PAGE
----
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Healthy School Environments

Implementing Coordinated School Environmental Health Guidelines

How States Can Implement a Coordinated School Health Strategy

Monitor and assess the effectiveness of school health policies and programs in promoting healthy behaviors and reducing risky ones (e.g., CDC's School Health Profiles survey).

Build an infrastructure within the lead agency that supports personnel and organizational involvement, authorization and funding, technical assistance and resources, and communication.

Build partnerships among state level government agencies and NGOs to coordinate efforts and maximize resources (e.g., establish a state school health coordinating council).

Establish policies to help schools implement and coordinate their school health efforts (e.g., provide model policies to local school districts and develop curriculum standards to guide instruction and content).

Establish a technical assistance and resource plan to support school districts in their Coordinated School Health efforts (e.g., establish criteria to help school districts develop, assess, and select health curricula; identify resources for developing school health policies and for assessing and planning school health programs; and identify national standards and guidelines for Coordinated School Health components and disseminate to school districts).

Communicate the roles and benefits of a Coordinated School Health strategy to key audiences.

Develop a professional development plan for school officials and others responsible for implementing a Coordinated School Health strategy and school health initiatives.

Establish a system for evaluation to improve state and local school health policies and programs (e.g., develop procedures for measuring program goals, objectives, and implementation plans to assess the development and implementation of health-related education policies).

For more information, visit CDC's Healthy Schools website.

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How Schools and School Districts Can Implement a Coordinated School Health Strategy

Secure and maintain administrative support and commitment. School administrators can provide support by incorporating health in the school's or school district's vision and mission statements; appointing someone to oversee school health; allocating resources; and communicating the importance of wellness to students, school staff, and parents.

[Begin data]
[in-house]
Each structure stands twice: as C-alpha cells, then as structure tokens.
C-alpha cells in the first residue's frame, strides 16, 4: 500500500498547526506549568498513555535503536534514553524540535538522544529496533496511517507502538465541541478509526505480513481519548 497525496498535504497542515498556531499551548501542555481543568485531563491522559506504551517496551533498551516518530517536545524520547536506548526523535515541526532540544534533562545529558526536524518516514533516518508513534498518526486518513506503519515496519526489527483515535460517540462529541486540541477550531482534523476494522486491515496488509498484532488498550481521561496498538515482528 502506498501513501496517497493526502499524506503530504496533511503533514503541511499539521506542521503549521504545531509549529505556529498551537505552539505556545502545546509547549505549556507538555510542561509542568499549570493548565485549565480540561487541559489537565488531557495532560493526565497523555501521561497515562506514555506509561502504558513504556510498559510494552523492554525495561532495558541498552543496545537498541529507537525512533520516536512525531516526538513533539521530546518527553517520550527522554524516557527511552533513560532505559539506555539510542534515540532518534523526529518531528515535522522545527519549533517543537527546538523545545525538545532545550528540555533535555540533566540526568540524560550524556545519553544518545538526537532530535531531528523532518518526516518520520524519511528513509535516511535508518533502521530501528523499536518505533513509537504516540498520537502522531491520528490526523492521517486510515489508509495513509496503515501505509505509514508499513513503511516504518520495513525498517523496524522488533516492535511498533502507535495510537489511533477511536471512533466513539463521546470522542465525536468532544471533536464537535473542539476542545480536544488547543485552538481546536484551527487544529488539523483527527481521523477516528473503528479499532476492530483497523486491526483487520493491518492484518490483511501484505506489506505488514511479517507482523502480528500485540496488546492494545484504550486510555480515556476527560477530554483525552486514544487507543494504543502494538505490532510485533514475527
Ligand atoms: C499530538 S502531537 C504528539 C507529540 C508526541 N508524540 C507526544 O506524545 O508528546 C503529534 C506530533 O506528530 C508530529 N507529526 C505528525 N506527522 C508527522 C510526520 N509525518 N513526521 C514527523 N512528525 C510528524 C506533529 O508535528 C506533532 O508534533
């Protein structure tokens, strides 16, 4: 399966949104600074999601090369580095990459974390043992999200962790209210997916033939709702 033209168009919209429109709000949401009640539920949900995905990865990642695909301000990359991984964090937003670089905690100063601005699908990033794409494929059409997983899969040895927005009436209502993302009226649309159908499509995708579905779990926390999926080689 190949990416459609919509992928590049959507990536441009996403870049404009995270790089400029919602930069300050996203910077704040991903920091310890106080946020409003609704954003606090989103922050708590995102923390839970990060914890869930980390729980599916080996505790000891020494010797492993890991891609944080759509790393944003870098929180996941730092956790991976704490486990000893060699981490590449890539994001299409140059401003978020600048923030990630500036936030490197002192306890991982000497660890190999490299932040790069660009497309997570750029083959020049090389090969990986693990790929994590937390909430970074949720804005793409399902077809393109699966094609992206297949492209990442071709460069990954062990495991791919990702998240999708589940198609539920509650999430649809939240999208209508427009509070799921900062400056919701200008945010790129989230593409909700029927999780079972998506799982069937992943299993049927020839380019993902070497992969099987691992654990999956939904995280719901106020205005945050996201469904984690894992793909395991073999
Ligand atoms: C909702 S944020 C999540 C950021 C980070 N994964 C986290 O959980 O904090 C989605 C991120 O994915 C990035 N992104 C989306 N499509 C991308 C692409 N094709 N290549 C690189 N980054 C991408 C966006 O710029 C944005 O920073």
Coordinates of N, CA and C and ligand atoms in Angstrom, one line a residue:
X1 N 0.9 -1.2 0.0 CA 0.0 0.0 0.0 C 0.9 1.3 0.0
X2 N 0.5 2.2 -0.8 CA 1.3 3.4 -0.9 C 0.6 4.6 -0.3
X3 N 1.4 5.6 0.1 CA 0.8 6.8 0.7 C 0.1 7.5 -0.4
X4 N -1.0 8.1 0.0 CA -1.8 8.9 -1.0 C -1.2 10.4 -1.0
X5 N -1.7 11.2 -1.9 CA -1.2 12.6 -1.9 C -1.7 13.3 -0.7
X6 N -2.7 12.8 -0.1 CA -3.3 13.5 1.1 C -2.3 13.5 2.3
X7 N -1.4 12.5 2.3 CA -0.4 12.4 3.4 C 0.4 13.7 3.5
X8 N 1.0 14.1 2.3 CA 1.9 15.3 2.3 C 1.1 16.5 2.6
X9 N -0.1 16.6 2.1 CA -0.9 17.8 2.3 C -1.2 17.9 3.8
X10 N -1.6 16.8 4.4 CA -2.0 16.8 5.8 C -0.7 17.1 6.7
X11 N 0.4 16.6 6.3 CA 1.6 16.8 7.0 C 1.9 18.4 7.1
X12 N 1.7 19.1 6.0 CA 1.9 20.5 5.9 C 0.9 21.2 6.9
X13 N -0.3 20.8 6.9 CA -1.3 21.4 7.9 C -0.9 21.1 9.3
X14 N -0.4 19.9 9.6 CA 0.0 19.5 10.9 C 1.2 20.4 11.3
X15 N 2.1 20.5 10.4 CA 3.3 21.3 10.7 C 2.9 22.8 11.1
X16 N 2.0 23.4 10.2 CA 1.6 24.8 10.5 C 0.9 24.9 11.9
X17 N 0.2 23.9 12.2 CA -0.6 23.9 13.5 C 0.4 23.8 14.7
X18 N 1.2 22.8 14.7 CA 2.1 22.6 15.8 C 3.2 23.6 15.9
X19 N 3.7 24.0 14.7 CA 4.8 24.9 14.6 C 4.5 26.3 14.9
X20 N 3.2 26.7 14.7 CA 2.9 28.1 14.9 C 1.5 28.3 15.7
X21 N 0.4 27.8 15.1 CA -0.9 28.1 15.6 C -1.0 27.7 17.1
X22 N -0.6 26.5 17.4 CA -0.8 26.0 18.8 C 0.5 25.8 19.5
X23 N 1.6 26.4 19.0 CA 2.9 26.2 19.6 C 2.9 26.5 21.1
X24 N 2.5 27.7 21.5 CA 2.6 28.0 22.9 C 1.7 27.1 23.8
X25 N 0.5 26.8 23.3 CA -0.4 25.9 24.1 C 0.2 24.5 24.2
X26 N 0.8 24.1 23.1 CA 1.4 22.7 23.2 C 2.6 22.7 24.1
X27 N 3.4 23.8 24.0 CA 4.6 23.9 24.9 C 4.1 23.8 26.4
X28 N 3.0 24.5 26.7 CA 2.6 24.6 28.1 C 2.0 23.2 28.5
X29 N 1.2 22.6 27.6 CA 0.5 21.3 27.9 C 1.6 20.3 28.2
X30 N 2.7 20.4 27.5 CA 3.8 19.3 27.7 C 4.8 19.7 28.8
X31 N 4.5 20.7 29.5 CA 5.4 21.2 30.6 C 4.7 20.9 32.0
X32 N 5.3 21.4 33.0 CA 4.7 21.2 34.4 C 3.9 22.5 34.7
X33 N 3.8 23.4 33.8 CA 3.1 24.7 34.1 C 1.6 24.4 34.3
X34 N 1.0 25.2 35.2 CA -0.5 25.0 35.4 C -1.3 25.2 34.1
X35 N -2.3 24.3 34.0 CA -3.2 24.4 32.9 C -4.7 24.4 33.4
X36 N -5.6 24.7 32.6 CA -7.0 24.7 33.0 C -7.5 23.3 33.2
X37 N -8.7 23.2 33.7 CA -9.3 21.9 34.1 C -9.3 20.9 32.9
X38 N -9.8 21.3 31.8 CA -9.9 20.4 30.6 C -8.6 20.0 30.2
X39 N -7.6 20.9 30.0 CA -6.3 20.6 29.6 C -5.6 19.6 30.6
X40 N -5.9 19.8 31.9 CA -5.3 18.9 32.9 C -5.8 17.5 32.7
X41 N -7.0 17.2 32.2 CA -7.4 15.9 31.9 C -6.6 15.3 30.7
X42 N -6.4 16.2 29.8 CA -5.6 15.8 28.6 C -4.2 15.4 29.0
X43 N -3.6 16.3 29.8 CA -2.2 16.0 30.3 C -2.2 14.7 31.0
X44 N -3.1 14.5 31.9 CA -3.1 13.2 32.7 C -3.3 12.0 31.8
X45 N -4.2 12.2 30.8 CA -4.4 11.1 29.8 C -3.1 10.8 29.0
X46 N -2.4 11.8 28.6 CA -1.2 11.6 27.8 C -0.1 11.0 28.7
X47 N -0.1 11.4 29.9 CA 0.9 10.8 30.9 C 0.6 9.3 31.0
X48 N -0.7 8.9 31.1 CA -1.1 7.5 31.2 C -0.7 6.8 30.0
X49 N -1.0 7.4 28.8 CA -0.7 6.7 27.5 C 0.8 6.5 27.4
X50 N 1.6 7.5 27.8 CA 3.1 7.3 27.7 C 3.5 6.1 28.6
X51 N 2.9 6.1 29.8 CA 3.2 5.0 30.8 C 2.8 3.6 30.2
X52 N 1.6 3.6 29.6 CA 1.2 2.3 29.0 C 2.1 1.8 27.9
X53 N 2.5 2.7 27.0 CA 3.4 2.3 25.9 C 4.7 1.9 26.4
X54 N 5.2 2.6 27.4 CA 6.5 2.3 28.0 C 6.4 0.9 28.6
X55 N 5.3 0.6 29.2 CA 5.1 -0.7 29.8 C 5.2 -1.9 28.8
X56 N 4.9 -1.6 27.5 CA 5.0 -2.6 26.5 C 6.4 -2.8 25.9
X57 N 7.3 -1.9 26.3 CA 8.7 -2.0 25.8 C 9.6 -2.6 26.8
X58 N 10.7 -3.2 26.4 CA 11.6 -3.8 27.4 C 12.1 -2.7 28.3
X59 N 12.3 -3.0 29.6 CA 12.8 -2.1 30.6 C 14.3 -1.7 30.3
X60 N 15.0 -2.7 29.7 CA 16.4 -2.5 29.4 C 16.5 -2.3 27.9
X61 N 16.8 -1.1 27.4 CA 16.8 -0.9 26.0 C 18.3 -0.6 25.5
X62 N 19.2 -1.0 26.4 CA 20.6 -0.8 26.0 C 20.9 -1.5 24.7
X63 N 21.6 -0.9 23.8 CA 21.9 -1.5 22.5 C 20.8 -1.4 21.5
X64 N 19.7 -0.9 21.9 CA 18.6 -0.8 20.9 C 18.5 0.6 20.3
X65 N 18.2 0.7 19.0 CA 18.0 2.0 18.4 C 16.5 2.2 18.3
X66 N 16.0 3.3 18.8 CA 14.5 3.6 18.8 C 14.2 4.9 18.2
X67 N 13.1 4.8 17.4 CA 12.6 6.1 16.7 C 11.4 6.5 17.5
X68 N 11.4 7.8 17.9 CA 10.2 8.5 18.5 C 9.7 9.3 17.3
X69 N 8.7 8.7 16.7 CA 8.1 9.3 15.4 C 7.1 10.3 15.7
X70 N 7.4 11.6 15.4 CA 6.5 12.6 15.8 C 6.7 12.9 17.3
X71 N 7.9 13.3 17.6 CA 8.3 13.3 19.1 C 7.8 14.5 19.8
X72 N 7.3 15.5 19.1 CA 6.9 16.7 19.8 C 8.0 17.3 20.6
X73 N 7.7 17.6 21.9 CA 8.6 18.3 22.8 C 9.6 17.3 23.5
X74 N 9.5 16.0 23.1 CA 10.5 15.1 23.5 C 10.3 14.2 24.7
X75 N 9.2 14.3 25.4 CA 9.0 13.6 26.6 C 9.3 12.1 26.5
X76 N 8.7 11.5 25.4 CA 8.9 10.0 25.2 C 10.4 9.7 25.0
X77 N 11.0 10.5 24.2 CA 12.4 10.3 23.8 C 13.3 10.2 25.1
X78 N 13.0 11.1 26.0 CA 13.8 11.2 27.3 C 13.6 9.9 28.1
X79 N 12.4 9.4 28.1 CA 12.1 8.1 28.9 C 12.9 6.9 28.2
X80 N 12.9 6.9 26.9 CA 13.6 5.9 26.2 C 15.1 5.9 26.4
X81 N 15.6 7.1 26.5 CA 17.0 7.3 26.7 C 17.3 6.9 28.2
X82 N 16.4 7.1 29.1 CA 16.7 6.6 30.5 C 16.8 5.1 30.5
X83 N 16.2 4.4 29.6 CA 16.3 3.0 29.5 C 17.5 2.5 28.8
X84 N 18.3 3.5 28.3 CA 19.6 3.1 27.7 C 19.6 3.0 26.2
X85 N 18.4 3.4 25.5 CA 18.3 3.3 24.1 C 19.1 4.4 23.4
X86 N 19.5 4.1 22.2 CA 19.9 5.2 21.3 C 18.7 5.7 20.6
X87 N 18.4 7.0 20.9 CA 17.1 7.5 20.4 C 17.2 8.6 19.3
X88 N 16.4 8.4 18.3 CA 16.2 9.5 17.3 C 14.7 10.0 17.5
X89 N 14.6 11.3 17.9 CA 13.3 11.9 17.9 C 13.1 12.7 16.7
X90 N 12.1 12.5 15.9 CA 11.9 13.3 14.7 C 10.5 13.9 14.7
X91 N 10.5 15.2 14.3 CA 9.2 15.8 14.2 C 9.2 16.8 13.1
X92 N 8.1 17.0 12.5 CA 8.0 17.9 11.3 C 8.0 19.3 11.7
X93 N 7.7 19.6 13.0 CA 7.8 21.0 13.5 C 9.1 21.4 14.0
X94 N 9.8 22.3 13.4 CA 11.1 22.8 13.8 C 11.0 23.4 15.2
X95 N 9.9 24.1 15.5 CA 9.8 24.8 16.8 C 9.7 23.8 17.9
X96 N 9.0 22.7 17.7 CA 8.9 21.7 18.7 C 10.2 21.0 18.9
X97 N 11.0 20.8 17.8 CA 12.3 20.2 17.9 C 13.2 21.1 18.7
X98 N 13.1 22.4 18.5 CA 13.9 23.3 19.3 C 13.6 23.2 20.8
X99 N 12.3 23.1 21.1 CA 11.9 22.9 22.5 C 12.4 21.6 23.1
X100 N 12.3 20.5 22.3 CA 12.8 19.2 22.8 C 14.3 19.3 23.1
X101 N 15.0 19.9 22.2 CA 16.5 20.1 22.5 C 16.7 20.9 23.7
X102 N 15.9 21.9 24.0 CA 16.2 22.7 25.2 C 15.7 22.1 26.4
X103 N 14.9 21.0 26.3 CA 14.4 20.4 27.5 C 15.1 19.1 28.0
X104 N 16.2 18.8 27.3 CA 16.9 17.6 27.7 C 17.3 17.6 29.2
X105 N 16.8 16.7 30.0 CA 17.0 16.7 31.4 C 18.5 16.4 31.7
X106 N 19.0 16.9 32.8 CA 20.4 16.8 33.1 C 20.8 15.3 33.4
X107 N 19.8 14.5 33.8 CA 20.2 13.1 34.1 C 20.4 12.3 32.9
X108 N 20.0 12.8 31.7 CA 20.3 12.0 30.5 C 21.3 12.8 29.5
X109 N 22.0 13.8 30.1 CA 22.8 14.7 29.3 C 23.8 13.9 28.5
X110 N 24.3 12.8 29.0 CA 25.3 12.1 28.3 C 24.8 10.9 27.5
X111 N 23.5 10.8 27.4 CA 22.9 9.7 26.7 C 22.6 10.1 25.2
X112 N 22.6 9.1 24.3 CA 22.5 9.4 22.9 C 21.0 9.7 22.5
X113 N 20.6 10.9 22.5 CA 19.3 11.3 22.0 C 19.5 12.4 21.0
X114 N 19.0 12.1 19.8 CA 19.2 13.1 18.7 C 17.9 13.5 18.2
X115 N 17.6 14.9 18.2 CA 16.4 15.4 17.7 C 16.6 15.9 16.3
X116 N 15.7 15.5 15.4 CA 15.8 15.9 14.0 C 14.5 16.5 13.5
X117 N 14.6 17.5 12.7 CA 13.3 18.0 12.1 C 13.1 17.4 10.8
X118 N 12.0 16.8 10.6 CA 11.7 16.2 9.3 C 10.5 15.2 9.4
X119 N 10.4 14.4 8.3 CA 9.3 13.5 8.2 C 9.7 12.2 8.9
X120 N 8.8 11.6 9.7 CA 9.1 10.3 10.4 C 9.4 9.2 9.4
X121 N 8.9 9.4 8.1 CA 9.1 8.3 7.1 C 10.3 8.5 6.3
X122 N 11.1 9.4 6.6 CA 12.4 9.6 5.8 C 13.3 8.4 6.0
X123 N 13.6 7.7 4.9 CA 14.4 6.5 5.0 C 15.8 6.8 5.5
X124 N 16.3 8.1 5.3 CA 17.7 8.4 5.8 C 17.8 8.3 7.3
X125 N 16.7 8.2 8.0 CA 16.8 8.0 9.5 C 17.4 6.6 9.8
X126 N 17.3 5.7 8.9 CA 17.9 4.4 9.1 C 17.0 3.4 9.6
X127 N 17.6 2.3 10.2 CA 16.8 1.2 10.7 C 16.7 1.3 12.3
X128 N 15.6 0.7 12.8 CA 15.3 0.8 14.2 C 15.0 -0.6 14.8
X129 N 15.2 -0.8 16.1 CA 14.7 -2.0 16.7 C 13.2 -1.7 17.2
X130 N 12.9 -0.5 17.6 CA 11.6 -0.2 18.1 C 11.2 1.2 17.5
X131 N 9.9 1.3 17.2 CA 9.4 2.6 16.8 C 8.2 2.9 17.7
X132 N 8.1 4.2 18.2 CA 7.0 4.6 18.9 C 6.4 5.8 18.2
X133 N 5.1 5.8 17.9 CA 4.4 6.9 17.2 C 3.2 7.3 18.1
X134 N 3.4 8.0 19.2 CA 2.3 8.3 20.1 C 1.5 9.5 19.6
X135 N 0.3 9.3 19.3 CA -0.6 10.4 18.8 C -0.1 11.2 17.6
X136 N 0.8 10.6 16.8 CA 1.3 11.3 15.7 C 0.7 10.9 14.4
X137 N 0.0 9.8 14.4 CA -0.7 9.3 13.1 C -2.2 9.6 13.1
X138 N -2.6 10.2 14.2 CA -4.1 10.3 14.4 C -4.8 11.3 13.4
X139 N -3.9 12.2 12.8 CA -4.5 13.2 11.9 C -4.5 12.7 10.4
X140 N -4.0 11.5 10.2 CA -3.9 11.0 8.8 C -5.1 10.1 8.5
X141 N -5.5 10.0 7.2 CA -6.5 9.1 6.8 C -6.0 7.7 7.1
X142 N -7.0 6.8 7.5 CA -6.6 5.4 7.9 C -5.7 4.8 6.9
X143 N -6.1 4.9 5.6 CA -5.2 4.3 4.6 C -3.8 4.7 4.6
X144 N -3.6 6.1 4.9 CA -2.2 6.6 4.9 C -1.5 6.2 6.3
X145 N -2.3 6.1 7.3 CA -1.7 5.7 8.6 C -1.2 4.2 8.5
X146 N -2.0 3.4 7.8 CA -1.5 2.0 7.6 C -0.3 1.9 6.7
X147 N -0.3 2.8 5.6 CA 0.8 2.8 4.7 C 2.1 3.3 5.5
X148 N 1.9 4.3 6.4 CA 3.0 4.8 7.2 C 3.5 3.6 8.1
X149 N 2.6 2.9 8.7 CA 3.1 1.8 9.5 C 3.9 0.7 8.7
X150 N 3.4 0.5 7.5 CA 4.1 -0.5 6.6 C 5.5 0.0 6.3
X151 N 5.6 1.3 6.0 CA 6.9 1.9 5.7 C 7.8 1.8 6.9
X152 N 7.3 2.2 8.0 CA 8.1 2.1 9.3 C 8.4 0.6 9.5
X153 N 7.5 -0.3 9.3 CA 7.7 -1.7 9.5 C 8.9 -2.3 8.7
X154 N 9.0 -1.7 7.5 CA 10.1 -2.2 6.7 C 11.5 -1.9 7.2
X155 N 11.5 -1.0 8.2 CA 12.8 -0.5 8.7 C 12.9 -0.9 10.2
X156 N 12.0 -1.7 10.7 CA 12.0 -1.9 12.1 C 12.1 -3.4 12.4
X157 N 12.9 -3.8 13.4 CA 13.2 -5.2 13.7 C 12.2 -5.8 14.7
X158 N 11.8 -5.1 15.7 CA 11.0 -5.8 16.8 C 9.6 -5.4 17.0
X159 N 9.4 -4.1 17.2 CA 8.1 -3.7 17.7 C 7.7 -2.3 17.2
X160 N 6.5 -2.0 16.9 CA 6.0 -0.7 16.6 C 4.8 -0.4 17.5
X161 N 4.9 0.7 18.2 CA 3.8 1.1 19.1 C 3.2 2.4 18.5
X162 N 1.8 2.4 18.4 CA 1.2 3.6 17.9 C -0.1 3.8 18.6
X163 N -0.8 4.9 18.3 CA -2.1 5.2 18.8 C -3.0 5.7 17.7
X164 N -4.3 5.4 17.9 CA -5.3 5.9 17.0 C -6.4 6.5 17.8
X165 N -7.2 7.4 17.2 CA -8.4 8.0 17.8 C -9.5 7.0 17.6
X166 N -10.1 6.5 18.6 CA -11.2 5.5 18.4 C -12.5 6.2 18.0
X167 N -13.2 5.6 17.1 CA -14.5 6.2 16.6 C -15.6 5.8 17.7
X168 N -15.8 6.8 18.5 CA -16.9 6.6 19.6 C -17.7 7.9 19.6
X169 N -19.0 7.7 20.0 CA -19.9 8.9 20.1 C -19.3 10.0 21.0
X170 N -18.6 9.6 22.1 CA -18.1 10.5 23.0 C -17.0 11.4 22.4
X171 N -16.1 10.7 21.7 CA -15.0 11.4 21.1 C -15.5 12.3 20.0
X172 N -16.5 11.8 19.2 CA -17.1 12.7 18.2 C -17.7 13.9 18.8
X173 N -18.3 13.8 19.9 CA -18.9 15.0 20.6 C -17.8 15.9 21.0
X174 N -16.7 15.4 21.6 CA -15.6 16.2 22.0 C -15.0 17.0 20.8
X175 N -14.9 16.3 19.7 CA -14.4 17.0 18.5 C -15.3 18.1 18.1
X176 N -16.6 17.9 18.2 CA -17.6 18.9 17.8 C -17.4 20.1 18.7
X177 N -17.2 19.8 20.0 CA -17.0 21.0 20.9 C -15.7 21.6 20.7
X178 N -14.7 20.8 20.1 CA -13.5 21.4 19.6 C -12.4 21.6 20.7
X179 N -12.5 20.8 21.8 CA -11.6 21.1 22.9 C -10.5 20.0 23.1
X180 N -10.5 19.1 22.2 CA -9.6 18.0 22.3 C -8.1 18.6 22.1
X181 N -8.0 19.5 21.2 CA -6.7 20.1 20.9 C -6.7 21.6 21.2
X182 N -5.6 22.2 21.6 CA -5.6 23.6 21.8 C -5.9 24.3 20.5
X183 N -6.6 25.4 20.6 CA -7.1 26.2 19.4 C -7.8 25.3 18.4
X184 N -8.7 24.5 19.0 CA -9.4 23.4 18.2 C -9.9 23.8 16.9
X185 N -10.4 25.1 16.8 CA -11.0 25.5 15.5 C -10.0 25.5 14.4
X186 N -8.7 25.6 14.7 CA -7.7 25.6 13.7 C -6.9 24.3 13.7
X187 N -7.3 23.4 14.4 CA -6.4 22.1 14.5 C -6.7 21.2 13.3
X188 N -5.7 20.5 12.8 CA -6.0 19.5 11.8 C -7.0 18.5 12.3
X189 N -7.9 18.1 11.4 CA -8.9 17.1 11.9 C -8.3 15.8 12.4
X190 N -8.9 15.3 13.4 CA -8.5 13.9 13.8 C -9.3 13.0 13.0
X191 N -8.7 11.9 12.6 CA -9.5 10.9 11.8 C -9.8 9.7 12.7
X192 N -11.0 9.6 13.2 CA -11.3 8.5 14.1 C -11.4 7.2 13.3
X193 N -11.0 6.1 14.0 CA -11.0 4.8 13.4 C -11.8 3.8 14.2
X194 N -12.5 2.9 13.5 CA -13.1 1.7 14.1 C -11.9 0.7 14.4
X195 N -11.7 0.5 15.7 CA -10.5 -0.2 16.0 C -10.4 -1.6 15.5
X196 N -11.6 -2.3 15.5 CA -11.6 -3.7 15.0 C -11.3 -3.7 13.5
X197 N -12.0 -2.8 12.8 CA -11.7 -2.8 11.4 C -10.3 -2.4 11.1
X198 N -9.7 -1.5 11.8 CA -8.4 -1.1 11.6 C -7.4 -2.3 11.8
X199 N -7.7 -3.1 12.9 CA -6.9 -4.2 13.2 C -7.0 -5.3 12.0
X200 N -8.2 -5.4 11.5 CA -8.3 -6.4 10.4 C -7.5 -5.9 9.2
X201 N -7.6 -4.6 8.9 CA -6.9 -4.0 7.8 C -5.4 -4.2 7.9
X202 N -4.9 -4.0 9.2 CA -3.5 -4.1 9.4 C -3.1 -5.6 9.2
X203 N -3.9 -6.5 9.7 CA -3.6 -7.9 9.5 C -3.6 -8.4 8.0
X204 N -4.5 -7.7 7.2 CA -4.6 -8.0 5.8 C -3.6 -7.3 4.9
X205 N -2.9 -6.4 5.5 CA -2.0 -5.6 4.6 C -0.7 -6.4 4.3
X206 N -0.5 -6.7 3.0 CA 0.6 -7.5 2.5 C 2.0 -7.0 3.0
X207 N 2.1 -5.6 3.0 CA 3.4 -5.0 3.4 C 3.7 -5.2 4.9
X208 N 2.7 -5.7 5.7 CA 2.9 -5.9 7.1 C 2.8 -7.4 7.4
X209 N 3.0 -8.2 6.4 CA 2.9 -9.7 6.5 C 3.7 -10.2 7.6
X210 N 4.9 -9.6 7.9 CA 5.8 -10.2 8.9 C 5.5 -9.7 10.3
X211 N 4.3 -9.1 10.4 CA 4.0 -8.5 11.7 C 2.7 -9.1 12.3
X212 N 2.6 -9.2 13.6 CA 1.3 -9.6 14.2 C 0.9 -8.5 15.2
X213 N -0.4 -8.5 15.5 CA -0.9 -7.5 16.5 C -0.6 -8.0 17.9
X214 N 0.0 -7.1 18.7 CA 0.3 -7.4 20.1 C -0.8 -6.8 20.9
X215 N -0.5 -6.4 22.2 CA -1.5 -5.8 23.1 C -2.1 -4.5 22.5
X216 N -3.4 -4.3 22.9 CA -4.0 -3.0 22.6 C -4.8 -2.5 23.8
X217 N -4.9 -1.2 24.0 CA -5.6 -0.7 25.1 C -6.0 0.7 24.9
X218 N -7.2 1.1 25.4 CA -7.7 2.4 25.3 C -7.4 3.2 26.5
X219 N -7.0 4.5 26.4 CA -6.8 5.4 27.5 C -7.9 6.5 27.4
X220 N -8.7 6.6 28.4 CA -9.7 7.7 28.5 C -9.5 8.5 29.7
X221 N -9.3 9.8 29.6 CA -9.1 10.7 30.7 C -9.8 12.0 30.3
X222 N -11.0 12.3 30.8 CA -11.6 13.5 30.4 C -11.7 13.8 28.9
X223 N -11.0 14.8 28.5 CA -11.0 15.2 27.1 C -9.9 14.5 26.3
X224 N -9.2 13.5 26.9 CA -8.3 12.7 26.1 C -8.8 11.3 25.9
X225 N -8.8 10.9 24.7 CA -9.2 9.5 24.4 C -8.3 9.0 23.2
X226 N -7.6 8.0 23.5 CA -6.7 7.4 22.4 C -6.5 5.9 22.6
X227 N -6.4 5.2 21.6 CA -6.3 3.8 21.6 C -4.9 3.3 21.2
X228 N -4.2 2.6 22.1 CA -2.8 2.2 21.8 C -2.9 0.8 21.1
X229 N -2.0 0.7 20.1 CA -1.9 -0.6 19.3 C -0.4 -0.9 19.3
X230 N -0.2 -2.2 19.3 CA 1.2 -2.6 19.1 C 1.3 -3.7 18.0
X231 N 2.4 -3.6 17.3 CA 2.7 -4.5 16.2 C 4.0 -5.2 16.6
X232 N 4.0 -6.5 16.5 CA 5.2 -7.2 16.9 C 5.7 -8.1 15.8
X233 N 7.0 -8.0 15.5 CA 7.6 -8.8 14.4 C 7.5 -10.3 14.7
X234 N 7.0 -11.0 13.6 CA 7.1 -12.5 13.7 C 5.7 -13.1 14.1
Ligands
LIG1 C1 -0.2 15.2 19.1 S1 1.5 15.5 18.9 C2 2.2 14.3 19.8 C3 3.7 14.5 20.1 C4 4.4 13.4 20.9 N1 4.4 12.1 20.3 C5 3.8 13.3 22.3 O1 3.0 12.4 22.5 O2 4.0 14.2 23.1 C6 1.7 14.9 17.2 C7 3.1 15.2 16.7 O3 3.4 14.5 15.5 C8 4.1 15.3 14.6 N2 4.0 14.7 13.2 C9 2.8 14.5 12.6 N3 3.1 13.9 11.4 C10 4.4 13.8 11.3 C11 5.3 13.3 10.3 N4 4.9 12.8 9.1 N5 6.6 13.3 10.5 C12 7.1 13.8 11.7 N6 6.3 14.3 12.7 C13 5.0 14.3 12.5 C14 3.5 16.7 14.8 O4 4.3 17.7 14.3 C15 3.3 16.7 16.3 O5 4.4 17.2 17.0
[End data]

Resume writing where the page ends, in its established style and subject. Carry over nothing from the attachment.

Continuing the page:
Establish a school health council or team. District school health councils include at least one representative from each Coordinated School Health component, and school administrators, parents, students, and community representatives involved in the health and well-being of students. School health teams include a site administrator, an identified school health leader, teachers and other staff representing the Coordinated School Health components, parents, students, and community representatives (when appropriate).

Identify a school health coordinator. The school health coordinator helps maintain active school health councils; facilitates health programming; organizes activities addressing the Coordinated School Health components; and facilitates actions to achieve a successful, coordinated school health system (e.g., policies, programs, activities, and resources).

Develop a plan. The plan should present a strategy for achieving health promotion goals and fit into a school's overall improvement plan to link health with learning outcomes.

Implement multiple strategies through multiple components. Each Coordinated School Health component employs a unique set of strategies, including classroom instruction, policies and procedures, environmental change, health, counseling and nutrition services, parent and community involvement, and social support. No single strategy or single component, however, will achieve all the desired health outcomes for all students. Implementing all components is necessary so every strategy can be used to address health behaviors and improve student learning.

Focus on students. The focus of a Coordinated School Health strategy should be on meeting the education and health needs of students, and providing opportunities for students to be meaningfully involved in the school and the community.

Address priority health-enhancing and health-risk behaviors. Schools can implement policies and programs to help students avoid or reduce health-risk behaviors that contribute to the leading causes of death and disability among young people as well as among adults.

Provide professional development for staff. Professional development provides opportunities for school employees to identify areas for improvement, learn about and use proven practices, solve problems, develop skills, and reflect on and practice new strategies.

For more information, visit CDC's Healthy Schools website.

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